I flew out into the hall, shifted, and knocked a vase off a shelf.  It shattered on the hardwood floor with a satisfying crash.  I shifted back to a fly and headed into the office.
And immediately was caught in a glass.  Seguin was quick, but I didn’t realize just how quick.  He’d scooped up a glass from his desk and used it as an impromptu net.  I flew right into the bottom of the glass and bounced off.  I turned around to see Seguin’s hand over the top.
I was stunned.  I’d hit the glass hard.  Fortunately tse-tse flies are tough.  Unfortunately, Seguin was smarter than I gave him credit for.  What I should have done was sting his hand.  While I was still gathering my wits about me, Seguin started shaking the glass, bouncing me back and forth and preventing me from collecting myself enough to fight back. 
He carried me towards the windows. 
“Gotcha, ya little bastard.  I’ve seen you buzzing around here the last few days.  I don’t see how there can be a connection to you and all the disruptions around here the last week or so, but I’m not taking any chances.”
Last week or so?
He stopped at a row of plants, gave the glass an extra hard shake, and dumped me out into a Venus flytrap.  The petals closed about me.
I heard Seguin head out of the room, presumably to check on the crash I’d caused.  I had to get out of this plant, and soon.  Otherwise I was dead.  So I shifted.
And my life changed forever.
#   #   #
There’s a lot we don’t know about Weres, like just about everything.  Only half the stuff you hear in folklore about people who can shift and take on the forms of animals is true, and even most of that is inaccurate.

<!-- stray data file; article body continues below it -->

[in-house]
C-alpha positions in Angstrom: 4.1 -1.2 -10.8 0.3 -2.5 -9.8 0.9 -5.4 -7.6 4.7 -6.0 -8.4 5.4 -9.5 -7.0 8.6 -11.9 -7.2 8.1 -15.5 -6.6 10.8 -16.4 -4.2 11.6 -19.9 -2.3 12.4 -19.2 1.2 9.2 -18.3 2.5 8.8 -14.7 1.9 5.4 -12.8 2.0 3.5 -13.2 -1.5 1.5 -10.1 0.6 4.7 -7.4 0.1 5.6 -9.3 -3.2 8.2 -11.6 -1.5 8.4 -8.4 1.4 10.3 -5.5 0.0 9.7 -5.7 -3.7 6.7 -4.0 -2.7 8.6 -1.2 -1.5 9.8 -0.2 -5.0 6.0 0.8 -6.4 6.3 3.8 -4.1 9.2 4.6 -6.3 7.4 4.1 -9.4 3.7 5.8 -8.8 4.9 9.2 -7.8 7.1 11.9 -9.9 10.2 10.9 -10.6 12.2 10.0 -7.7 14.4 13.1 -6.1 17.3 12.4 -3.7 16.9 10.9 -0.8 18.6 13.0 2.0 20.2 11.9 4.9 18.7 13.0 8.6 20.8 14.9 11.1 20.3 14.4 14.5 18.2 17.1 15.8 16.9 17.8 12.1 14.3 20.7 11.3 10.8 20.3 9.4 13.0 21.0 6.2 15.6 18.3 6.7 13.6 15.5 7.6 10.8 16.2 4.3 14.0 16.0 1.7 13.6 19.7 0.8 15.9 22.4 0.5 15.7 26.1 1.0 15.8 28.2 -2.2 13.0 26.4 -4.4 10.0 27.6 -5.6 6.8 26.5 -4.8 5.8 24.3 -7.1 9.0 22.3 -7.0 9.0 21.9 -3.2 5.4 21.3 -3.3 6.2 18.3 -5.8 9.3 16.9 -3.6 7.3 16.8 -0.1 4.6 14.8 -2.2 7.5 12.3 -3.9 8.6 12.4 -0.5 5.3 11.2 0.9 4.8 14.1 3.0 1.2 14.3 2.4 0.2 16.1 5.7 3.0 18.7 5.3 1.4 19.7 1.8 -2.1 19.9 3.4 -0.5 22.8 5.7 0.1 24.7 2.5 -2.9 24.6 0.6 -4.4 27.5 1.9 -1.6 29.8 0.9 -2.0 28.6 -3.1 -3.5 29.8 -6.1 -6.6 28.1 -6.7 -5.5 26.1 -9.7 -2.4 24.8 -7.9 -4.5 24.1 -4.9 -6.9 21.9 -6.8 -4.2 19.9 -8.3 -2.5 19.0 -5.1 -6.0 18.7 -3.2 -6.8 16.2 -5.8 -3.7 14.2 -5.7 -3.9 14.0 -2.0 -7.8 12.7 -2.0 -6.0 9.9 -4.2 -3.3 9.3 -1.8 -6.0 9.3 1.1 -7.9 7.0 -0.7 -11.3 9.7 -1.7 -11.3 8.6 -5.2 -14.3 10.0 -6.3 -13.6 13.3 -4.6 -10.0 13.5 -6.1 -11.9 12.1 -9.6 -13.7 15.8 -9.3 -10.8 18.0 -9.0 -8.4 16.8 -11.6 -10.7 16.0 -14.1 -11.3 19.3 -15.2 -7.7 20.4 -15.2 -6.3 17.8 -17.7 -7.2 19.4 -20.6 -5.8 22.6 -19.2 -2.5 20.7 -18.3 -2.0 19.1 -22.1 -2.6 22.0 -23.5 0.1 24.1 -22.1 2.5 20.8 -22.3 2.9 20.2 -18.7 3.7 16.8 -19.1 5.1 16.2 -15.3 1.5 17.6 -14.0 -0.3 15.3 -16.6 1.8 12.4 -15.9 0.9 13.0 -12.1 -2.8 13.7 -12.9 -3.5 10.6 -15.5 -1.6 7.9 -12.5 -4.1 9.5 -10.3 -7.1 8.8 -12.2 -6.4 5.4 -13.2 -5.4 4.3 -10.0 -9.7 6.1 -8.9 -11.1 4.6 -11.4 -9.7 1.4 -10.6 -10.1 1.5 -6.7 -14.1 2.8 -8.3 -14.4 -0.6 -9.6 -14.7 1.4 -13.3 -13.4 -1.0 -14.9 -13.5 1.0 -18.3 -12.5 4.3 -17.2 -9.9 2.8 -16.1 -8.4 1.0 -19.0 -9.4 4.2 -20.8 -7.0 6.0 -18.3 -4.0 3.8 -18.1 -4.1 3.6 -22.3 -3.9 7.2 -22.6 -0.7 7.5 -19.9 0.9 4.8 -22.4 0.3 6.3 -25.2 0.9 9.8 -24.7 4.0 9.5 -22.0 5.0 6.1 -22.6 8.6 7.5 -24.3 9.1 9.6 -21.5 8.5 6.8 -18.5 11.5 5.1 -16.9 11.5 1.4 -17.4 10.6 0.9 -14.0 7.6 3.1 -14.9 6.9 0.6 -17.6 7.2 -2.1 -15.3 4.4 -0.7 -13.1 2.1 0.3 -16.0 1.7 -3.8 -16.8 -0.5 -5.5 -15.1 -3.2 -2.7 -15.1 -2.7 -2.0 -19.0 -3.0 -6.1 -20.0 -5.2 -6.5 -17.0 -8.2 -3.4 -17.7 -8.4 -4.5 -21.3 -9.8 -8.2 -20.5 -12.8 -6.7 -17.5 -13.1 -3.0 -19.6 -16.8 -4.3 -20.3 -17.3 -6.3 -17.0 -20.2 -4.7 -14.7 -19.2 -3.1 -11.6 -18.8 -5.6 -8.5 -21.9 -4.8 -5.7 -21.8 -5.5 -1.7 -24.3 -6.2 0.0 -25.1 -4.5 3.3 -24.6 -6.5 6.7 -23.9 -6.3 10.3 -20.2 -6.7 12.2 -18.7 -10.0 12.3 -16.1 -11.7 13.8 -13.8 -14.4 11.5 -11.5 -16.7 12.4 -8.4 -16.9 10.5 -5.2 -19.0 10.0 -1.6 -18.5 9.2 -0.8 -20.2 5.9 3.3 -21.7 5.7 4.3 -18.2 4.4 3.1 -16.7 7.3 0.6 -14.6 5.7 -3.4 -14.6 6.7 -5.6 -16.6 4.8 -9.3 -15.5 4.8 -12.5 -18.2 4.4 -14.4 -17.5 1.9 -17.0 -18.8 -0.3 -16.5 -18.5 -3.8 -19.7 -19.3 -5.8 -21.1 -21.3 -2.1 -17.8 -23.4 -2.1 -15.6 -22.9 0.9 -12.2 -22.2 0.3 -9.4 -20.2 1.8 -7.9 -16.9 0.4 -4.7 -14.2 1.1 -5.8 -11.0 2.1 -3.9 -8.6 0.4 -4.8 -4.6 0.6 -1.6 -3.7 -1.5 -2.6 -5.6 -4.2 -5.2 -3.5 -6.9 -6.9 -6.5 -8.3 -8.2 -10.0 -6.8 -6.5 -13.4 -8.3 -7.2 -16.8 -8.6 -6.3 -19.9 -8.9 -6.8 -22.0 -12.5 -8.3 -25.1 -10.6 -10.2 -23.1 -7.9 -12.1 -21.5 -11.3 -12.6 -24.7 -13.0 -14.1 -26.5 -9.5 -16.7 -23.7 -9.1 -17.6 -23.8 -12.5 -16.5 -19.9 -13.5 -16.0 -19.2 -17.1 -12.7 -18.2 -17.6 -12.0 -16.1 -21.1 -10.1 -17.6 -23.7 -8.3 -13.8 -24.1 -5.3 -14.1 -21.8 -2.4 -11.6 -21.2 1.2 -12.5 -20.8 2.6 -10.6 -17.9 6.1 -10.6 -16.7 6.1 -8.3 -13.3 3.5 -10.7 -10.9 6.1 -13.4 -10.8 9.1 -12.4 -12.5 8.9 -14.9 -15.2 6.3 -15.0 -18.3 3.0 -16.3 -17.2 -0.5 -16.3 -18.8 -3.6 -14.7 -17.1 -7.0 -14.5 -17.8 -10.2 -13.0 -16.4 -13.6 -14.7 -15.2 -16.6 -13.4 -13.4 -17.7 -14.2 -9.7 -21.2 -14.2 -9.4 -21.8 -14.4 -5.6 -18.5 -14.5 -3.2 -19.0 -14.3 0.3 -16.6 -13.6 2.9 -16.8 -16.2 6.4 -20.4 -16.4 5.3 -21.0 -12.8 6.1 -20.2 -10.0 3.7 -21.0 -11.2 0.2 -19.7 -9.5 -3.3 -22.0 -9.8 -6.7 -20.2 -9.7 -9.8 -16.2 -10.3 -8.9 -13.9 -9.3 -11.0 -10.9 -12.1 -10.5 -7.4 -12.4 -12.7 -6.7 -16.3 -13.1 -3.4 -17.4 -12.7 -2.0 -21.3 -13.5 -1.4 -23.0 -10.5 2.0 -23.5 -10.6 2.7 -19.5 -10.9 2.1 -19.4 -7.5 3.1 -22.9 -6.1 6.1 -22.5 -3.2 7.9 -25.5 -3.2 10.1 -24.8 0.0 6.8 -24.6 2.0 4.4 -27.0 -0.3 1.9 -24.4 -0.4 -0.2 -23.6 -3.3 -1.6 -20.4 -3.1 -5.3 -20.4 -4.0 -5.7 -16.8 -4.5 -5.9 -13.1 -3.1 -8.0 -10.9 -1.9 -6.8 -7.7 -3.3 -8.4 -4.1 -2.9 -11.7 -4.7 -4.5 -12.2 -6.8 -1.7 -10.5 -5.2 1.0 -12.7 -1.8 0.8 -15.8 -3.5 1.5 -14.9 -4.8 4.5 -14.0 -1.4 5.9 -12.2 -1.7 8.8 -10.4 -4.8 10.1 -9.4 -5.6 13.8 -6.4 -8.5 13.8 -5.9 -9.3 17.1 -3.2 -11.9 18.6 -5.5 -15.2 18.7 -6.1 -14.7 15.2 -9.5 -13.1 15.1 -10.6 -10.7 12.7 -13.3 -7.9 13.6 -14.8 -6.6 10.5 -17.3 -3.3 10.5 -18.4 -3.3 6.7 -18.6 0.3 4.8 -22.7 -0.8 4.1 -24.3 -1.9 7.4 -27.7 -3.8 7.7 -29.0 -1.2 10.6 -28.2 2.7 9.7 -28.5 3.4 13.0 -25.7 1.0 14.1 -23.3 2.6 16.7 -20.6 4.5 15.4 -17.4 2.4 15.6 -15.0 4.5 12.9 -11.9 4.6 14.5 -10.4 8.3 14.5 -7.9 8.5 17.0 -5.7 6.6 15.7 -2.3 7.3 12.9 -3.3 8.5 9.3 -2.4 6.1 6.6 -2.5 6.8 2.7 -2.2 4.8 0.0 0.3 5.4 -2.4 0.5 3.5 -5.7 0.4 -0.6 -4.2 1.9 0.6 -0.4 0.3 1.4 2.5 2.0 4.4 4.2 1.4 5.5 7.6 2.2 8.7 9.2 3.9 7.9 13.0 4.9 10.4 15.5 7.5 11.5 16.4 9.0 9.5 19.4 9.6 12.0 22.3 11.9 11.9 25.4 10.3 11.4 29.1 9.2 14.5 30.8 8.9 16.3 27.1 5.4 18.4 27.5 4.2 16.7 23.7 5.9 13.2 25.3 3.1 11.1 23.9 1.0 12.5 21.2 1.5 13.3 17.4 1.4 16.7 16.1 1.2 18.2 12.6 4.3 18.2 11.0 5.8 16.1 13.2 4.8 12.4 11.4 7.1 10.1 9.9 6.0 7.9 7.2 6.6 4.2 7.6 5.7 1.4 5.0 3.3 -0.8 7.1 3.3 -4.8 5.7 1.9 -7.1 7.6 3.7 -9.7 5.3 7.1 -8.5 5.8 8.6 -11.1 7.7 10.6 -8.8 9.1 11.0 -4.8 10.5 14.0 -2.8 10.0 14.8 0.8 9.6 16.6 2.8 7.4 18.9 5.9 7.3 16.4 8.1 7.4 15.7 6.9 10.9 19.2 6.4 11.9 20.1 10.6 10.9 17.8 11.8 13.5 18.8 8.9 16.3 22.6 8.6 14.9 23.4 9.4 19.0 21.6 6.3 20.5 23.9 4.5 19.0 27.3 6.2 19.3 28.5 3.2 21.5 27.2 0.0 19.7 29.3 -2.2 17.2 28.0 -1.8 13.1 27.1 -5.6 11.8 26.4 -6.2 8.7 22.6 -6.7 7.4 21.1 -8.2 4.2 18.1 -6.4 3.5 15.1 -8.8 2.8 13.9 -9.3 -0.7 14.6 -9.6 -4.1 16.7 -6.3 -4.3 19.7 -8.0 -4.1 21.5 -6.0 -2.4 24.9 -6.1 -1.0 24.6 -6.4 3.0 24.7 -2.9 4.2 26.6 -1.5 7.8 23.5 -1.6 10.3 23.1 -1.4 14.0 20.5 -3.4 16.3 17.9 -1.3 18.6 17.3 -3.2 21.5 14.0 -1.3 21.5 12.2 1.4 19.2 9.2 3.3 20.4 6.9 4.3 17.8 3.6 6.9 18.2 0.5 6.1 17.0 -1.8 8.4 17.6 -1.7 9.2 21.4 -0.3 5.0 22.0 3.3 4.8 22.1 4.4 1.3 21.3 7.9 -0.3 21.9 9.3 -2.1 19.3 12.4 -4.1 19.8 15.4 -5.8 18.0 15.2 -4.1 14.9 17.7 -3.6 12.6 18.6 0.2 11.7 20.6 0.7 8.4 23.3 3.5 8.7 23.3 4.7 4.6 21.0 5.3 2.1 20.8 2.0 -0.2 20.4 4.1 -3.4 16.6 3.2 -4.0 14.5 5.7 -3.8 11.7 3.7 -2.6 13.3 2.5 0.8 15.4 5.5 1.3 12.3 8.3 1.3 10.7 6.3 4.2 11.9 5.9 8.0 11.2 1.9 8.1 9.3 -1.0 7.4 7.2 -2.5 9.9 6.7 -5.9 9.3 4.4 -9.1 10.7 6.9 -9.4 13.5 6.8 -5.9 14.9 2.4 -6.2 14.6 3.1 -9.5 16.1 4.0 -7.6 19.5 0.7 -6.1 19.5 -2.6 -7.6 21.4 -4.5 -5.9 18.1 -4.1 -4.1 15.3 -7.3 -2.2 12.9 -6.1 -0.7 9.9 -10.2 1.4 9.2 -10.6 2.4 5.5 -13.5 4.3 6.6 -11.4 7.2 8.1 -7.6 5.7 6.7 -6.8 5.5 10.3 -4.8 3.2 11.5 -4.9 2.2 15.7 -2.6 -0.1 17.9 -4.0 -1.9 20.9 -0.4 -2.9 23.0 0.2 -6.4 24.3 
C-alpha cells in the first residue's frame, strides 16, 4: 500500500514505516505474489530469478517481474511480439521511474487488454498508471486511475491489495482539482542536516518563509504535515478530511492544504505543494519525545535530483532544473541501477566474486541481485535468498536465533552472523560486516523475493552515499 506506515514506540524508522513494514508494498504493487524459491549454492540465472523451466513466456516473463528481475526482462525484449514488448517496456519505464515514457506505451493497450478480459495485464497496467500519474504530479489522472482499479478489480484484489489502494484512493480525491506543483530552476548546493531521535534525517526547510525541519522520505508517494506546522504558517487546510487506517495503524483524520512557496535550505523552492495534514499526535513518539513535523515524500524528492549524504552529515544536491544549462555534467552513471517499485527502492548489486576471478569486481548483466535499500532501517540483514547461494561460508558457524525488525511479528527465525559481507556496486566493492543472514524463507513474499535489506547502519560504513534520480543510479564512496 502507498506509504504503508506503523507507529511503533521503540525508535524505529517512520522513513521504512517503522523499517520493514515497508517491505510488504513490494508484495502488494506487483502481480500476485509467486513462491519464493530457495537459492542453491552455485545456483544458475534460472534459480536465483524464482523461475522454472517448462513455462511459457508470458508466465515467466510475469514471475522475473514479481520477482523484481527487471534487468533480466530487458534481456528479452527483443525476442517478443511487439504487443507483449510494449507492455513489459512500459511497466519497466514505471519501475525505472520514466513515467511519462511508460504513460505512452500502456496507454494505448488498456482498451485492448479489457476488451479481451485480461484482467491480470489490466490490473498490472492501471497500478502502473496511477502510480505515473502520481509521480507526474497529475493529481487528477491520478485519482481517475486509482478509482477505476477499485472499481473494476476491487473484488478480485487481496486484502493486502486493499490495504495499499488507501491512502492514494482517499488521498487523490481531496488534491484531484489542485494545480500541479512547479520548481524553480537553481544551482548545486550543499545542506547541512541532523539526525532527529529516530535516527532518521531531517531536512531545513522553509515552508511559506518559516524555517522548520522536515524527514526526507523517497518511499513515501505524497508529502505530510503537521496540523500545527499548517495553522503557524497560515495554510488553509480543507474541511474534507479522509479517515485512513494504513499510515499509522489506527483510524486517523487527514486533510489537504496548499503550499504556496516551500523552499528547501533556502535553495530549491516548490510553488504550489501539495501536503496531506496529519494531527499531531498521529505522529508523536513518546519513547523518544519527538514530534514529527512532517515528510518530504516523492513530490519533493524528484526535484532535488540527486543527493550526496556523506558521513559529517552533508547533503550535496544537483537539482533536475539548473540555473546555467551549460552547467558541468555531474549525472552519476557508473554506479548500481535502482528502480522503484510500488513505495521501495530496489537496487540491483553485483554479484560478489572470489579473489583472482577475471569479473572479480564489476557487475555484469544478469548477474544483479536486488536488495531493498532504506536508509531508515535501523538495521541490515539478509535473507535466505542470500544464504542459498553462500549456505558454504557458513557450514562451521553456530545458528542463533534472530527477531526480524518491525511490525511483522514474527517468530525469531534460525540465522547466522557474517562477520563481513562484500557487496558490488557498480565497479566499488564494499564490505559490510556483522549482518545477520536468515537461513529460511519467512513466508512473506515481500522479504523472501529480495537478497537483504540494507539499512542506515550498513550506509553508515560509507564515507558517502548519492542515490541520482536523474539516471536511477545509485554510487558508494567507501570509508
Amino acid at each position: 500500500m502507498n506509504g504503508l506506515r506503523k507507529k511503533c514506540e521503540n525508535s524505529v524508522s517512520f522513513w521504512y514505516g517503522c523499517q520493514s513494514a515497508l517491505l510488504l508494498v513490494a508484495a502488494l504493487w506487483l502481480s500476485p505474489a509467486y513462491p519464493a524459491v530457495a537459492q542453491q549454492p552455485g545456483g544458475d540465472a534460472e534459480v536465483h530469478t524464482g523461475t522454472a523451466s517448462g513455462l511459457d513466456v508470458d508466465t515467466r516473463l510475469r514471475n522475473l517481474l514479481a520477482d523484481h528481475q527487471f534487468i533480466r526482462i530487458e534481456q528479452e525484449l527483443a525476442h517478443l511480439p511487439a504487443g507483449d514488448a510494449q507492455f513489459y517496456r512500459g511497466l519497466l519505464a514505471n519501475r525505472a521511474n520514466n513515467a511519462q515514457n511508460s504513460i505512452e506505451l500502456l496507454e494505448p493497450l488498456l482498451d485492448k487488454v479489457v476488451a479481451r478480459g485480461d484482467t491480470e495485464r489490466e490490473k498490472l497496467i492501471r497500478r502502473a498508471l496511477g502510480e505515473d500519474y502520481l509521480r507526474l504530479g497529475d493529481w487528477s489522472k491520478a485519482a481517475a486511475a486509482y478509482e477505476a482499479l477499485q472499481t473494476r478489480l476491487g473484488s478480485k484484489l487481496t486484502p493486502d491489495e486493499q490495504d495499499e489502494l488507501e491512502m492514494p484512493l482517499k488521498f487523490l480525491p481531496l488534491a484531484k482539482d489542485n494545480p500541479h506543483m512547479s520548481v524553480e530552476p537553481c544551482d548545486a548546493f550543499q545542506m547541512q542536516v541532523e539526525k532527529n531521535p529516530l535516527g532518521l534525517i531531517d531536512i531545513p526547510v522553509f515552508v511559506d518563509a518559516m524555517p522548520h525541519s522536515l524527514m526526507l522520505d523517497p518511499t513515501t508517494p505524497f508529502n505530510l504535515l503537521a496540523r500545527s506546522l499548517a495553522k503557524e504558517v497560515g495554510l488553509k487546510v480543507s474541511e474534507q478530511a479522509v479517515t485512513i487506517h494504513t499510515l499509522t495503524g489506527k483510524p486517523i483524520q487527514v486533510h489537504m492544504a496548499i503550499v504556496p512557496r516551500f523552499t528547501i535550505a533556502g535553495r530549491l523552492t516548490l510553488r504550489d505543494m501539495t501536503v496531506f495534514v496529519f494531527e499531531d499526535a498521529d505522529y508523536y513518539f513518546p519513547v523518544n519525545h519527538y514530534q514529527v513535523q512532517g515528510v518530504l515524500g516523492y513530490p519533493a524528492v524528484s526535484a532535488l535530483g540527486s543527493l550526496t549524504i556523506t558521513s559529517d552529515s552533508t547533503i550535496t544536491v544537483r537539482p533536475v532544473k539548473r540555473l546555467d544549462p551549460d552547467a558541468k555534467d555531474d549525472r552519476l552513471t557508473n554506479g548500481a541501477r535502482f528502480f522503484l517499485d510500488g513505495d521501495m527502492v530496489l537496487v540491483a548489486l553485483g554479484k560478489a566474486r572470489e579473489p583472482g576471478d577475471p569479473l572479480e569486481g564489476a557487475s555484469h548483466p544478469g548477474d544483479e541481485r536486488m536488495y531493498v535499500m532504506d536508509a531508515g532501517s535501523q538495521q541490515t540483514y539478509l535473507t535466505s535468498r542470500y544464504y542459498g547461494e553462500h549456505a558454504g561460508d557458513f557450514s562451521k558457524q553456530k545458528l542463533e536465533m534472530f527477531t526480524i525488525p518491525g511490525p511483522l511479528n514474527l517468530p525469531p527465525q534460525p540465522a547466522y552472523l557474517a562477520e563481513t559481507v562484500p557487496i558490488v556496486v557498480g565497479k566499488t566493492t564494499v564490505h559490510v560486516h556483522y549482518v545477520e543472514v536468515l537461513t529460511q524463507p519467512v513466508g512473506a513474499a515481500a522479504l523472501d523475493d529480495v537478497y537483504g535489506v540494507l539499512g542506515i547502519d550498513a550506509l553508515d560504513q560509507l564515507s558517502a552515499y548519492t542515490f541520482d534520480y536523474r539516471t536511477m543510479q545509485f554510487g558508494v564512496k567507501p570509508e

For instance, up until this case I was working, no one thought that one Were in close proximity to another could cause both of them to shift.  We really don’t understand how shifting happens in the first place.  But no one ever thought that one Were could shift another.
When I shifted, I went from being embraced by a Venus flytrap to being embraced by a very beautiful, very naked woman. 
I stared into the greenest eyes I’d ever seen, realized what I was looking at, and screamed.  At least I think I did.  Maybe she screamed.  Or maybe we both did.  I don’t know.  All I know is that I flew to my feet and backed up. 
The woman quickly hid herself behind an overgrown ficus.  I jumped behind a fern.
“How did you do that?” she asked.  Her accent was foreign, but I couldn’t place the nationality.
At the same time I asked, “Where did you come from?”
We looked at each other a few seconds before I said, “I just shifted, that’s all.  Where did you come?”
“I was the flytrap.  Where did you think I came from?  And how did you shift me to my human form?”
“I don’t know.  Look, we don’t have a lot of time.  Shift back.”
“No.  You’ve compromised my mission.”
“What mission?”
“To use Seguin to help bring down the cartel he’s working for.”
“Really?” I said.  I started to step out from behind my fern and thought better of it.  The air in the room suddenly seemed too warm.  “What organization are you with?”